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Heard on Hanselminutes

Interview with Web developer and technologist Scott Hanselman

Hanselminutes is a weekly 30-minute podcast with Web developer and technologist Scott Hanselman hosted by Carl Franklin. What follows is a transcript from show number 12 entitled "Top 10 Utilities You Didn't Know You Had." You can listen online at www.hanselminutes.com.

Carl Franklin: So, what are we talking about today?
Scott Hanselman: Well, this is the top 10 little-known Windows utilities/features that you may already have in the tradition of having really long top 10 list names.

CF: All right. This ought to be great.
SH: So, we are going to go in increasing order -this is not in arbitrary order - I'm putting the ones I think are cooler towards the end so that way you are on the hook to stay around and find out what's going on.

CF: Okay, great.
SH: So the obvious and simple first one is, or number 10 rather, is dragging while alt tabbing, or dragging to the task bar. A lot of people don't realize that when you start to drag you pick up a file or you pick up a folder. You can drag with one hand so you have picked up. I am dragging right now. I am not letting go of my left mouse button. I can actually alt tab. So, I can pick a file up off my desktop alt tab go over to Outlook or over to an e-mail or go over to Word and then drop the file directly on the drop spot.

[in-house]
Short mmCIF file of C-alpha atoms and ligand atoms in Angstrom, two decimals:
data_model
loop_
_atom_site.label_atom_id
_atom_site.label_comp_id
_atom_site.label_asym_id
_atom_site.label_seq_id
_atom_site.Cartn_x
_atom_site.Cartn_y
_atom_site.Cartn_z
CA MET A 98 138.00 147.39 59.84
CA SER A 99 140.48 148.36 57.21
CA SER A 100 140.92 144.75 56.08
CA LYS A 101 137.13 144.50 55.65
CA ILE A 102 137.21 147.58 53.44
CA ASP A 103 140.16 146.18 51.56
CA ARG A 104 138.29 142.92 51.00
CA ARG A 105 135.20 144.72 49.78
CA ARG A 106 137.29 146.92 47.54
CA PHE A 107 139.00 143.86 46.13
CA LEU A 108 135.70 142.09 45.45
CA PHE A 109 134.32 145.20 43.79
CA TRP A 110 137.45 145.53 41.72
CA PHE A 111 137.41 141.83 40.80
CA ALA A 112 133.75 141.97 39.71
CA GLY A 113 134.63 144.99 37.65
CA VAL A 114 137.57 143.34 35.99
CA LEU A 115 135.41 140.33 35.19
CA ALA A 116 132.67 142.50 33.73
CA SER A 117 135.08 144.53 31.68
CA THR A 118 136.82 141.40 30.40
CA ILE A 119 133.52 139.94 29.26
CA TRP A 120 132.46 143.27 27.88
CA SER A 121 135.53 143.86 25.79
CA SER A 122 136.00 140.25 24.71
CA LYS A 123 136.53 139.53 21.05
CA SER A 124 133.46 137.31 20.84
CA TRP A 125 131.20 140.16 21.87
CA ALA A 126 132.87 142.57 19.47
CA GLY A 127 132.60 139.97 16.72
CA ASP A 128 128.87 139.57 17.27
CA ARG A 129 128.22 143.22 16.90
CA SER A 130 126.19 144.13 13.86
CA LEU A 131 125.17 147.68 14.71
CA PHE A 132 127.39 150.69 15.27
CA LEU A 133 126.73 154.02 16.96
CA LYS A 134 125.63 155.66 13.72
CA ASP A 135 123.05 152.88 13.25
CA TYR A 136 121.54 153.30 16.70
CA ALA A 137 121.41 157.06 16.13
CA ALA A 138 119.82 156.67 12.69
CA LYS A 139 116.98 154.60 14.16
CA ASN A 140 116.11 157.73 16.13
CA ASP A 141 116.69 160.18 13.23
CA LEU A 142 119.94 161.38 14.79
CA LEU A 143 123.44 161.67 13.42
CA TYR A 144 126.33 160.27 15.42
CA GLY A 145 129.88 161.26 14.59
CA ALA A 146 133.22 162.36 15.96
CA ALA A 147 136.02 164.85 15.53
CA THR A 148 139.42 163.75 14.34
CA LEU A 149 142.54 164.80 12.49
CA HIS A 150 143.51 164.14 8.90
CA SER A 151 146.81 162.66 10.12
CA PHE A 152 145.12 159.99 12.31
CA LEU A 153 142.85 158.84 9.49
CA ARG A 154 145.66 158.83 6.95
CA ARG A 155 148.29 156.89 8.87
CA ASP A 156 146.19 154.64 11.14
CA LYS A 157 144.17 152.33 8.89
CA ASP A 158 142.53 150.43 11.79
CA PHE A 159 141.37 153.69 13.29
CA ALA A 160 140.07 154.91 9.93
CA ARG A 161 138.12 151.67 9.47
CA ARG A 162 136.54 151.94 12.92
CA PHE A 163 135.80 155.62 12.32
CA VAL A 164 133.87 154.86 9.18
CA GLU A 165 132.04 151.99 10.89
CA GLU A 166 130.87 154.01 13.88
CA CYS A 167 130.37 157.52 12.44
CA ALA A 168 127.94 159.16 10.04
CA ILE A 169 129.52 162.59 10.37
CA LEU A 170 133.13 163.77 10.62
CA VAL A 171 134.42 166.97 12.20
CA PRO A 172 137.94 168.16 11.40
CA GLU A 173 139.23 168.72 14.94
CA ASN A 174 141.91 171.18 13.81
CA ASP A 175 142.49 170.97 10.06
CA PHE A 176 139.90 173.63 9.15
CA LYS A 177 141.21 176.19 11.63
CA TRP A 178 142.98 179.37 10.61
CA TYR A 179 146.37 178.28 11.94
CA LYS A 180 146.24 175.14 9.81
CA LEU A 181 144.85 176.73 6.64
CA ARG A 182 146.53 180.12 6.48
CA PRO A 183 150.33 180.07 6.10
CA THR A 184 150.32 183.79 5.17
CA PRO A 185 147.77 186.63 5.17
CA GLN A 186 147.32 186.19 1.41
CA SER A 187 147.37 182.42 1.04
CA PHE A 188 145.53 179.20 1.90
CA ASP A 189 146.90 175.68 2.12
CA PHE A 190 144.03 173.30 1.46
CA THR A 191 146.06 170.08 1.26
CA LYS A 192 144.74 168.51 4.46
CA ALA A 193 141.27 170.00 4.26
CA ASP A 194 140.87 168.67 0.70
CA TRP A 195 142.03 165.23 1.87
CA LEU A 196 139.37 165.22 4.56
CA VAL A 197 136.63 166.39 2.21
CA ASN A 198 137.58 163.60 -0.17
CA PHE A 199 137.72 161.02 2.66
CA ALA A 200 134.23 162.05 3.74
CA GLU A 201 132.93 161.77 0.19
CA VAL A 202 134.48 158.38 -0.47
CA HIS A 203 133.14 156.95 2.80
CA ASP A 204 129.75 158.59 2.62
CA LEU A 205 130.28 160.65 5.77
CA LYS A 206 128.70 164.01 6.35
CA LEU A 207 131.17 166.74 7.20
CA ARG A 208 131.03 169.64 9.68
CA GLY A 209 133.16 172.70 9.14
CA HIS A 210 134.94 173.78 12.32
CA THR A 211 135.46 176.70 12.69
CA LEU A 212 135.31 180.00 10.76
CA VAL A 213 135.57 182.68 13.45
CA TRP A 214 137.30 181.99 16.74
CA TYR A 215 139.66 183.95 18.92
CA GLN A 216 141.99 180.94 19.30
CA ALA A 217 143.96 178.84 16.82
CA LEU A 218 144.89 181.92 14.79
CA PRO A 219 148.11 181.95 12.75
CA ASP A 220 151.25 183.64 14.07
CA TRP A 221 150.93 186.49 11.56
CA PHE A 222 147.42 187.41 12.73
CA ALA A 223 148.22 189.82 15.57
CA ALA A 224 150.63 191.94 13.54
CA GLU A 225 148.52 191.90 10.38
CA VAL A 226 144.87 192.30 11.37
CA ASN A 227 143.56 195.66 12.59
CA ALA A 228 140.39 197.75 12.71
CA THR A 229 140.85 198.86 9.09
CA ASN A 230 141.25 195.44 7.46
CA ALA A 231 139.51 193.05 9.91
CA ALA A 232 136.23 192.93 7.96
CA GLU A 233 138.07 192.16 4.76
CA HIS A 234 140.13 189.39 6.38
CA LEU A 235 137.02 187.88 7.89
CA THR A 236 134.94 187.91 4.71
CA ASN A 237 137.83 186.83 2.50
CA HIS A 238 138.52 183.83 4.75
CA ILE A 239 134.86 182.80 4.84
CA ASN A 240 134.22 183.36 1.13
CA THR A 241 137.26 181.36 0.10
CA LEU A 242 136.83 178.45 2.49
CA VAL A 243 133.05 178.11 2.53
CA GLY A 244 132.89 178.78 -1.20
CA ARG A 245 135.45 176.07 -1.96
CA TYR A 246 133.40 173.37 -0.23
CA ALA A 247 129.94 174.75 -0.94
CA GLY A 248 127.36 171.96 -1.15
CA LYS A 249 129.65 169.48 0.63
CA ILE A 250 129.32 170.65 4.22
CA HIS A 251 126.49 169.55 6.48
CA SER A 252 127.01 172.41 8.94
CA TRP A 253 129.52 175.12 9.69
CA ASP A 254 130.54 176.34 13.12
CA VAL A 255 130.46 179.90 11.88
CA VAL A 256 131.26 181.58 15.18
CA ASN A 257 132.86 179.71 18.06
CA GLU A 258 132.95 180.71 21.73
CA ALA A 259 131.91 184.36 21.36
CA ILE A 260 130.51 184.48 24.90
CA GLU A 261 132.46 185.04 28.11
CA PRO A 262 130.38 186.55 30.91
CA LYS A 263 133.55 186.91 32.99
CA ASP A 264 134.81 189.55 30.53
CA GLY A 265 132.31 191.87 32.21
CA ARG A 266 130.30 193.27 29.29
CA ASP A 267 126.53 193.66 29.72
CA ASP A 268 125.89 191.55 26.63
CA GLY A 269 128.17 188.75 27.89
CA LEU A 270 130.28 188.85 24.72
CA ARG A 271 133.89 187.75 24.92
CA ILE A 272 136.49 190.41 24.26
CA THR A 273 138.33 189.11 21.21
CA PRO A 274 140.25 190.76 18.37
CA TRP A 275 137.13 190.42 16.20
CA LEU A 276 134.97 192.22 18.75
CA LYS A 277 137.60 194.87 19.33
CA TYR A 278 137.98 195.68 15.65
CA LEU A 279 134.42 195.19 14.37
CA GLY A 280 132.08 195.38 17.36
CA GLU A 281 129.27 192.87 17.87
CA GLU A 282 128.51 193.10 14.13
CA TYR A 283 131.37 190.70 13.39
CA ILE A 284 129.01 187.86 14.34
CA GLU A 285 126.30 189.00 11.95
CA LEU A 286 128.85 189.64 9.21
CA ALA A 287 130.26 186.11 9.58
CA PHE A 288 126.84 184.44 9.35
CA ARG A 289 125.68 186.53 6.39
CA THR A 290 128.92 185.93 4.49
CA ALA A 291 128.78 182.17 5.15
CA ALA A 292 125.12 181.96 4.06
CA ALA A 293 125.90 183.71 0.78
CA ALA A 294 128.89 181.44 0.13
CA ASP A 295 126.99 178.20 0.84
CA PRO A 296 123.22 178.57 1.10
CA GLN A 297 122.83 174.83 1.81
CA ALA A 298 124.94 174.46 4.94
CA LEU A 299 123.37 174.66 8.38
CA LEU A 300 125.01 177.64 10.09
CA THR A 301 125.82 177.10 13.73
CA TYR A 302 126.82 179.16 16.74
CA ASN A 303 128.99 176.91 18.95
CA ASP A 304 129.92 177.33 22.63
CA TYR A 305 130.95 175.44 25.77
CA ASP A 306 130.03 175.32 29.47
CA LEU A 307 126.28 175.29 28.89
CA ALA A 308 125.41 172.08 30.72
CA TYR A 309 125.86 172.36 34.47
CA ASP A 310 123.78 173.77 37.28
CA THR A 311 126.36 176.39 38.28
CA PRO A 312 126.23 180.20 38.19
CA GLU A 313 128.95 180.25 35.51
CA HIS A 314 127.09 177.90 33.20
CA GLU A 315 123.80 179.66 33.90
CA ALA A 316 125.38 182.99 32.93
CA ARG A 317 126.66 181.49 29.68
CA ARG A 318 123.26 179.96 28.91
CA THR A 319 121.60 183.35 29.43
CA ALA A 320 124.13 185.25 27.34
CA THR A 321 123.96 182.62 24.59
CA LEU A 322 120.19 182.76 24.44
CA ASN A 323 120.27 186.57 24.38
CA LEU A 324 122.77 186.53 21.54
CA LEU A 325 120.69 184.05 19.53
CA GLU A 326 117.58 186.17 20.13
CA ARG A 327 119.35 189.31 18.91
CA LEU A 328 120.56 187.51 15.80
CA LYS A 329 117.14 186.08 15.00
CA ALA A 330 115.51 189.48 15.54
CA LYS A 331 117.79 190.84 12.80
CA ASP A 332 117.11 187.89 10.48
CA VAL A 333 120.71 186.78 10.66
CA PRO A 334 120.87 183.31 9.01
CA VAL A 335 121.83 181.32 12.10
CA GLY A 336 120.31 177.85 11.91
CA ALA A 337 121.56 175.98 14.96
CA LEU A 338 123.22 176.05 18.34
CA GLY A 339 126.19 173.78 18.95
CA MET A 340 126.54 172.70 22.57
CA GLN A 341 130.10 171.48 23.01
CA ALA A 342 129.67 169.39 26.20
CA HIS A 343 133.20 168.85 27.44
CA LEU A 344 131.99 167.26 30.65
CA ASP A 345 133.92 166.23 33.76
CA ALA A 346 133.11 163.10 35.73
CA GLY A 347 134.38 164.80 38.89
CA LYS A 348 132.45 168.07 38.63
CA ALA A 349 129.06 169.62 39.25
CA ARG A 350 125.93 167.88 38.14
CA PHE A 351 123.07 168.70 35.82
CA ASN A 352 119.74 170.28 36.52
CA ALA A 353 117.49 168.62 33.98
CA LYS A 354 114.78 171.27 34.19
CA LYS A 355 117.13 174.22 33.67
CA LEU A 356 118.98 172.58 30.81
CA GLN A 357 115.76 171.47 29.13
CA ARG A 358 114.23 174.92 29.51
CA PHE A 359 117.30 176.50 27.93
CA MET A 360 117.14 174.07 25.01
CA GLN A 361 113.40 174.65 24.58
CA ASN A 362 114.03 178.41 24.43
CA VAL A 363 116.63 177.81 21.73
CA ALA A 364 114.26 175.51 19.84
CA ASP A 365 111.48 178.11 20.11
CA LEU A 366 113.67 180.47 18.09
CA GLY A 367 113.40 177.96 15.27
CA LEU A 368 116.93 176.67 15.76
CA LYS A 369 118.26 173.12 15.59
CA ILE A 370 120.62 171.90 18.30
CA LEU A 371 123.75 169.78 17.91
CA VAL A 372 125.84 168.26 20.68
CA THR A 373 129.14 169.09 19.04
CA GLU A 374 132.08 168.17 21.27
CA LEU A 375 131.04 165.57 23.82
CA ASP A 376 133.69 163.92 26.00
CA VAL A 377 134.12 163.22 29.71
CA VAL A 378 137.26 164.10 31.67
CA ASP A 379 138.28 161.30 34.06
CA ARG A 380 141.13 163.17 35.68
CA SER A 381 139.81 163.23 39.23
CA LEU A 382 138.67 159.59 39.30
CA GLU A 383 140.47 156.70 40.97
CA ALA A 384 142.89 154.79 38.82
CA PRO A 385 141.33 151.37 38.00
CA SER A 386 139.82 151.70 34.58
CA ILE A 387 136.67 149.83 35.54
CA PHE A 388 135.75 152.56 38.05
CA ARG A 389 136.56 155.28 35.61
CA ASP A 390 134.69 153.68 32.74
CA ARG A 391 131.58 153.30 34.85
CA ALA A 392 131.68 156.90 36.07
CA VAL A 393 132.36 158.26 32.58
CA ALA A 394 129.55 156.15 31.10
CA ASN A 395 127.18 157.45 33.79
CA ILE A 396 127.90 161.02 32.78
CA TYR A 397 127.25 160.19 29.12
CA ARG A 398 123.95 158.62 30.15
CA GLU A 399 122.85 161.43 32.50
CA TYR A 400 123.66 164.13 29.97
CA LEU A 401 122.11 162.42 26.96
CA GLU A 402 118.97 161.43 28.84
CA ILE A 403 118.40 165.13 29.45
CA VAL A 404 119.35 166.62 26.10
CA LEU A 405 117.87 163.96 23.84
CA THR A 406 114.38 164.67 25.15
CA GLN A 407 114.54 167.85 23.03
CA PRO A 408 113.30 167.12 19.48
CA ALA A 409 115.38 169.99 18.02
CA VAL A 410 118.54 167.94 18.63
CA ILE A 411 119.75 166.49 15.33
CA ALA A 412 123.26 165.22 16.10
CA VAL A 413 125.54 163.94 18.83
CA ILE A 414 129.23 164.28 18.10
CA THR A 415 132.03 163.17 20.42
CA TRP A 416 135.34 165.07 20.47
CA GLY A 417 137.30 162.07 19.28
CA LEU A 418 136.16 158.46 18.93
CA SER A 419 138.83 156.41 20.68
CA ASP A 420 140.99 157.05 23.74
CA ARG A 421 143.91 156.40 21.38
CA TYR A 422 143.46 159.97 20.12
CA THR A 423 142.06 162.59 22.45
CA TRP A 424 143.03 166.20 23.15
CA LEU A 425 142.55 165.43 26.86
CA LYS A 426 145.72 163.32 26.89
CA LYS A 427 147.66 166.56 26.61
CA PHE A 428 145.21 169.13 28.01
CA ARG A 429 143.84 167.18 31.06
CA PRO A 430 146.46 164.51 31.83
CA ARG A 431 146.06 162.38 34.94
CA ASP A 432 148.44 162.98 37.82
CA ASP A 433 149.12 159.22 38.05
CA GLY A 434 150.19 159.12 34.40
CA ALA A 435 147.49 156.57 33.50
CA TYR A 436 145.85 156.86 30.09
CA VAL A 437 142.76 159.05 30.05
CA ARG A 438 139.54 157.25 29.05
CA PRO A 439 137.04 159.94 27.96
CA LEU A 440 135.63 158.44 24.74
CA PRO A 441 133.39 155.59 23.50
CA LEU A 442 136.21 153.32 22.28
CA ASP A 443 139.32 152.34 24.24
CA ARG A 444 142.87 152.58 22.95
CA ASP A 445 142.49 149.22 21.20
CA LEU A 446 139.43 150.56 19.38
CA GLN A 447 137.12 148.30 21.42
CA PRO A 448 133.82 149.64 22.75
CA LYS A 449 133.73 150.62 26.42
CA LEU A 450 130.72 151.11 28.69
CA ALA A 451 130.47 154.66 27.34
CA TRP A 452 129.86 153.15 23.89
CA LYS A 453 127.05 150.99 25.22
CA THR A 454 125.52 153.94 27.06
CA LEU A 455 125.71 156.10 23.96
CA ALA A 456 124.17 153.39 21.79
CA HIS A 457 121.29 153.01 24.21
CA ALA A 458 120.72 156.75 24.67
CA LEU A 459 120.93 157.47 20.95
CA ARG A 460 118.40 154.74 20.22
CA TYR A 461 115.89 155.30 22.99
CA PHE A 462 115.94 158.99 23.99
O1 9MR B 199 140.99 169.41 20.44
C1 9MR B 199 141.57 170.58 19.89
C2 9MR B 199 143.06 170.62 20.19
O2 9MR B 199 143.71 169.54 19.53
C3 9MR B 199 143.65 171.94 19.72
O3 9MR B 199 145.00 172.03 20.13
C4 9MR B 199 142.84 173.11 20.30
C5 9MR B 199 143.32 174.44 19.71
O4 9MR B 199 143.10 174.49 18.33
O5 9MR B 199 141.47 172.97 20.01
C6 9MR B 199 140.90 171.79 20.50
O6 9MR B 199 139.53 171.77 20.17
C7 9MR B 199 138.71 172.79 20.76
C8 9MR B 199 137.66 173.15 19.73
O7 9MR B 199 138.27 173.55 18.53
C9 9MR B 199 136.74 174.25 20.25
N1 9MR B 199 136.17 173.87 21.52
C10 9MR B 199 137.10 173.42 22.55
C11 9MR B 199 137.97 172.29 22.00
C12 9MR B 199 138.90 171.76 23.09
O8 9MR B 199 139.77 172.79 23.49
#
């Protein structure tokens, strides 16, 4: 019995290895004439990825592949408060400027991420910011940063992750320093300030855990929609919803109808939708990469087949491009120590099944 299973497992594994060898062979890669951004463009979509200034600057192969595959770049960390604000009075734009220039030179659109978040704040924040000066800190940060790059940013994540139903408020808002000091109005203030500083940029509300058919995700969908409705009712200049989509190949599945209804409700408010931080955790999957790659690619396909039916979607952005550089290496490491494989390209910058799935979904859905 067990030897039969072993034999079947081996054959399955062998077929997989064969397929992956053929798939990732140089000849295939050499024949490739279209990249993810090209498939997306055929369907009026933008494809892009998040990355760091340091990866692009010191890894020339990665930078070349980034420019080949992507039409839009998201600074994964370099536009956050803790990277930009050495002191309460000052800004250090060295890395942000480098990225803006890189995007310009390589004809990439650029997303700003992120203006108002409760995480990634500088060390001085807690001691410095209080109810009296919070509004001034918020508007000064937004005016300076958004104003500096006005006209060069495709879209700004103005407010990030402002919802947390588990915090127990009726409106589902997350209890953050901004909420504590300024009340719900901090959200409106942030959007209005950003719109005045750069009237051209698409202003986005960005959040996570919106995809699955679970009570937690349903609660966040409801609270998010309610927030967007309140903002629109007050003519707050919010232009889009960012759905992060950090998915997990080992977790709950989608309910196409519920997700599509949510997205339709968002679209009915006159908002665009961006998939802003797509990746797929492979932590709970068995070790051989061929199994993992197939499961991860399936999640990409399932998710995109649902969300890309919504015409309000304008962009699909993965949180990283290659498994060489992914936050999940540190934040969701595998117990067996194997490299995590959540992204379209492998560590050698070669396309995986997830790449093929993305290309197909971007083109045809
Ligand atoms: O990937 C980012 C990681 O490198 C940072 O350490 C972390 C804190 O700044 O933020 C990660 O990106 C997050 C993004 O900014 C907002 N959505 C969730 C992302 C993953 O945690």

CF: Very cool, I didn't know that.
SH: Seems like a simple thing but I watch a lot of people moving their Windows around trying to get things prepared to drag.

CF: That's right.
SH: You have already got all this stuff in your task list. You can just alt tab and drag and then...

CF: I know that if you have a window in the foreground and you drag a file from a window that's in the background it will stay in the background so you can drag onto it.
SH: Yeah. You can also...

CF: I didn't know you could alt tab.
SH: Yeah, and you could also drag down to the task bar. Don't drop, because you can't drop things in the task bar. Drag to the task bar, hold, and then as you hover over the things in the task bar it will jump to the front and you can go back up and drop directly onto it.

CF: Wow! I didn't know.
SH: I use that all the time.

CF: I didn't know that.
SH: I did not know that that is some wacky - wacky wild stuff like. I understand you can drag to the task bar. Yeah, very cool stuff number 10.

CF: Cool.
SH: Hey, number 9 is a little perplexing and actually number 9 wasn't on the list and then I was at Mike Gunderloy's site at larkware.com - very cool site - and he had a link to someone called iColorFolder - this is a folder coloring tool at shrinkster.com/dpf. It's a whole utility dedicated to the ability to change your folders' icons.

CF: Wow!